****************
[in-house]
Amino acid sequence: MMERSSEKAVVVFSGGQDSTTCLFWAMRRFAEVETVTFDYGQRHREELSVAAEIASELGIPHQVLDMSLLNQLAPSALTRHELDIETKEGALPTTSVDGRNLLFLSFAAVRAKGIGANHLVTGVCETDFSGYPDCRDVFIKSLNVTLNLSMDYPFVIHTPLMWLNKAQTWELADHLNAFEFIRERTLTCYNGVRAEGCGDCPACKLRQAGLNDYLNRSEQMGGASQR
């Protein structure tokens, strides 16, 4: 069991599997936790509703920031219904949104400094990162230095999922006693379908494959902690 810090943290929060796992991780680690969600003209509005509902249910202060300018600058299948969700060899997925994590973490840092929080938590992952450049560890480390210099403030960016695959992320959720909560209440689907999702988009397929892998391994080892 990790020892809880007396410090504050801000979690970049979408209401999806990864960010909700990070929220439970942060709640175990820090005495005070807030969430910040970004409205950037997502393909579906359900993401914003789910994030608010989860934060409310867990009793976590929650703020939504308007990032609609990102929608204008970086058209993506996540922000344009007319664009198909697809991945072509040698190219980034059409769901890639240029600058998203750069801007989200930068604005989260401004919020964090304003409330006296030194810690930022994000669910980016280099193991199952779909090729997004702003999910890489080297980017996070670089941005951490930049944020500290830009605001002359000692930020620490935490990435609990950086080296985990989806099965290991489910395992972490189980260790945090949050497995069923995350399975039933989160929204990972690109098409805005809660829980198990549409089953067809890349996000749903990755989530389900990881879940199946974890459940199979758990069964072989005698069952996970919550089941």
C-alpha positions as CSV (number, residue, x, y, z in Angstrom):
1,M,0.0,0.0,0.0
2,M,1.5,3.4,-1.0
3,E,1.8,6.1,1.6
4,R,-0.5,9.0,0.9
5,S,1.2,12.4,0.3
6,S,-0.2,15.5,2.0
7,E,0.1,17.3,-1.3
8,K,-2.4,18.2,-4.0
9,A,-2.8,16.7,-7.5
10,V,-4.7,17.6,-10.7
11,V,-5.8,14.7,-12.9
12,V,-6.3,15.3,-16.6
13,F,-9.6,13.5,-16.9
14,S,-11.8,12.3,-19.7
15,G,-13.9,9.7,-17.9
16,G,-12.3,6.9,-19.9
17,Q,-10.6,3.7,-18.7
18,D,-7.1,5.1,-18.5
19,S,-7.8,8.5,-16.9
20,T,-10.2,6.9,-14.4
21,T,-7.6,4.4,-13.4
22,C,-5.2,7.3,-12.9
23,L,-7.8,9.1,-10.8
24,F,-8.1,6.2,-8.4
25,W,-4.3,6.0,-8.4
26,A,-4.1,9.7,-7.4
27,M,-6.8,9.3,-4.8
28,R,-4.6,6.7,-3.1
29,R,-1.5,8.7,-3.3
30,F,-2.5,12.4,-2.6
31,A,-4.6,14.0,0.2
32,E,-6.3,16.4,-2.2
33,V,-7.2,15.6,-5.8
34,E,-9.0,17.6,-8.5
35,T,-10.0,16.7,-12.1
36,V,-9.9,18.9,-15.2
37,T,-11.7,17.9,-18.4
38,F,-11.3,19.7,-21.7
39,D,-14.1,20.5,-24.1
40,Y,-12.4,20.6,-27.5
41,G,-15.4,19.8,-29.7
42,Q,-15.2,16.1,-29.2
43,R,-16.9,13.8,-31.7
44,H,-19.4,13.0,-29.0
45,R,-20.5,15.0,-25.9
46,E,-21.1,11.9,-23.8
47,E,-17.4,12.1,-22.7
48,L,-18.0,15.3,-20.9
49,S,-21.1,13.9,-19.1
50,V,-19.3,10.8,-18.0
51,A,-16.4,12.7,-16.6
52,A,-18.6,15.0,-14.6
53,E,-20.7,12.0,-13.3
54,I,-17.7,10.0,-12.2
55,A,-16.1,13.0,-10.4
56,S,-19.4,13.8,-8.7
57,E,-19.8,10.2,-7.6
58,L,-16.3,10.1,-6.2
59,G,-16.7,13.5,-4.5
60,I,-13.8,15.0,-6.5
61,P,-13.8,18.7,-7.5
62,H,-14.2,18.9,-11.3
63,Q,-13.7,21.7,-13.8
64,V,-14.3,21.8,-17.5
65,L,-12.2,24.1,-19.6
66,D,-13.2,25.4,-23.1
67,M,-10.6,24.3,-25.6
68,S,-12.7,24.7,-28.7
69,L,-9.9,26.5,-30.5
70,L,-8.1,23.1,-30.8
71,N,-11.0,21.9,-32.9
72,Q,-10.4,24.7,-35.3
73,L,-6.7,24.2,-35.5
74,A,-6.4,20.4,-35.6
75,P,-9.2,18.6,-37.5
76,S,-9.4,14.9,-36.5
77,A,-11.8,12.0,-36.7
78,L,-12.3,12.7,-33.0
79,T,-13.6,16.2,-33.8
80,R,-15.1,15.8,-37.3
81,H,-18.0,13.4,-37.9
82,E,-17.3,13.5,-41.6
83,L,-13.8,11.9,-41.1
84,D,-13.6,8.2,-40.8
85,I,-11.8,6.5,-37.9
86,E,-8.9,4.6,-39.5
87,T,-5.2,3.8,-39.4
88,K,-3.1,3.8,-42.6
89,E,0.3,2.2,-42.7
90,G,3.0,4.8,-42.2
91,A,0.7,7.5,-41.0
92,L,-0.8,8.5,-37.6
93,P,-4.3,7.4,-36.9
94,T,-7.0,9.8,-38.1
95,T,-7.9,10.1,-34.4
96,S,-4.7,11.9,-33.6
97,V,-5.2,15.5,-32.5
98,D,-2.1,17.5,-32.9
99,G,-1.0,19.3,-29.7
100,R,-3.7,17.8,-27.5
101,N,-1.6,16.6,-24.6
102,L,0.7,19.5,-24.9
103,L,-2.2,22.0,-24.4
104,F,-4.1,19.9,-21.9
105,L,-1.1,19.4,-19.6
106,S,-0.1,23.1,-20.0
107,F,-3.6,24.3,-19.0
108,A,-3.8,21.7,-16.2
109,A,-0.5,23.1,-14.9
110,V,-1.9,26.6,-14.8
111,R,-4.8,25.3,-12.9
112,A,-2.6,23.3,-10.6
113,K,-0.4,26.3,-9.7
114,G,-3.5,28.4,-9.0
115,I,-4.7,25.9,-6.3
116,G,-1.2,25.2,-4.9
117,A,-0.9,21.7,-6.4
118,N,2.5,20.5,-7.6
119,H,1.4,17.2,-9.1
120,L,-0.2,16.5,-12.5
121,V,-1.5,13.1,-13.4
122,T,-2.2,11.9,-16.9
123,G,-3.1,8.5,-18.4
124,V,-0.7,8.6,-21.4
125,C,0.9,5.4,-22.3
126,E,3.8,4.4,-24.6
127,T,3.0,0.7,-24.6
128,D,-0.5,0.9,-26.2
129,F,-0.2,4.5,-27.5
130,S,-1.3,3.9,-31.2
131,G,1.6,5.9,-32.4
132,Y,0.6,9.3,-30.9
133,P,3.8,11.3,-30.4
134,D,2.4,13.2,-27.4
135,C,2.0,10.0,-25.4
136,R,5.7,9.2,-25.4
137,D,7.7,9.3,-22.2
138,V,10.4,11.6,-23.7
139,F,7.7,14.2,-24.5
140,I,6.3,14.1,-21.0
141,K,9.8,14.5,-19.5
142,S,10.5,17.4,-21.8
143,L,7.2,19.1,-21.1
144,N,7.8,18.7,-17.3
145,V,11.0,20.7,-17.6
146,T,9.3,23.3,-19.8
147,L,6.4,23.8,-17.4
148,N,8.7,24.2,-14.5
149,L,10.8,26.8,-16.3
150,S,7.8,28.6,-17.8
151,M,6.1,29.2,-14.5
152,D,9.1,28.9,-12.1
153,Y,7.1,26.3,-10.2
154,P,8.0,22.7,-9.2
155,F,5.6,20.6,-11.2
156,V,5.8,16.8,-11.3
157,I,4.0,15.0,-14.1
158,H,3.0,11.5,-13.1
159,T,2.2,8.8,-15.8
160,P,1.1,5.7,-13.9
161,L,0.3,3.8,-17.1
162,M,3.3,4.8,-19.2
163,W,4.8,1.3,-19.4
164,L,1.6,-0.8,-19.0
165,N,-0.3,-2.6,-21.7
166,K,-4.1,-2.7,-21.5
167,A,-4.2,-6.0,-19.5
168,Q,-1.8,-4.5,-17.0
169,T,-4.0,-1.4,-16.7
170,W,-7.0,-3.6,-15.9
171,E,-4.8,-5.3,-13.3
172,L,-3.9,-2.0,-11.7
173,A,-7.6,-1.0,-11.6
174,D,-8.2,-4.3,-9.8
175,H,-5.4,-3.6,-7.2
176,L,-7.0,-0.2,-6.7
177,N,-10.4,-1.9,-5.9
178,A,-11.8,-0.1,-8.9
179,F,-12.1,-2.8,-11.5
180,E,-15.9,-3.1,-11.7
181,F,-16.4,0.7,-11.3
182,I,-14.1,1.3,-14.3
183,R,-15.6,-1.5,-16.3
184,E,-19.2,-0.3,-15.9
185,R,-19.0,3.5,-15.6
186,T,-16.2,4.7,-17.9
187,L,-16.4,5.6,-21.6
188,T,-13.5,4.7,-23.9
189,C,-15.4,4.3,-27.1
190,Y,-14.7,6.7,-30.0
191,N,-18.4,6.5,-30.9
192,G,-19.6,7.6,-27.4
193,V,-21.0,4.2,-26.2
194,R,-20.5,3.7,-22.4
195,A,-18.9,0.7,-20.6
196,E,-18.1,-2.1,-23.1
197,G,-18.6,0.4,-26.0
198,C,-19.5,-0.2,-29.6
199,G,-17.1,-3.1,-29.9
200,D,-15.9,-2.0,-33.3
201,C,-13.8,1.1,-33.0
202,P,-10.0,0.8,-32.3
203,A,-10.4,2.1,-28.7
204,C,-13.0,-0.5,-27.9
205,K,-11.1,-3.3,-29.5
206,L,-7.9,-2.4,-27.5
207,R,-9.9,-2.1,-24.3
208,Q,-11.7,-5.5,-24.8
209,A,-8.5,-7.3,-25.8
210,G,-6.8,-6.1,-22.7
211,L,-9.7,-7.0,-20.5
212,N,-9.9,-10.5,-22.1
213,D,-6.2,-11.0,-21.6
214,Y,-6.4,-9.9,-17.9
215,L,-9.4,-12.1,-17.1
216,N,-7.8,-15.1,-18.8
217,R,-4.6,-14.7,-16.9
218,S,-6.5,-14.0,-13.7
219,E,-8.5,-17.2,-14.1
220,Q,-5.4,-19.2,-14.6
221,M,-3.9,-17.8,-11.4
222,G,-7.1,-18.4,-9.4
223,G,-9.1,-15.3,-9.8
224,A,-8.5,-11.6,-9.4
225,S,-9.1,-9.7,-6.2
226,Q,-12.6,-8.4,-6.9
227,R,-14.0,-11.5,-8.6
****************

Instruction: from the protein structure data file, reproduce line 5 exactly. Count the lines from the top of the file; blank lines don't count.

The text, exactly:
1,M,0.0,0.0,0.0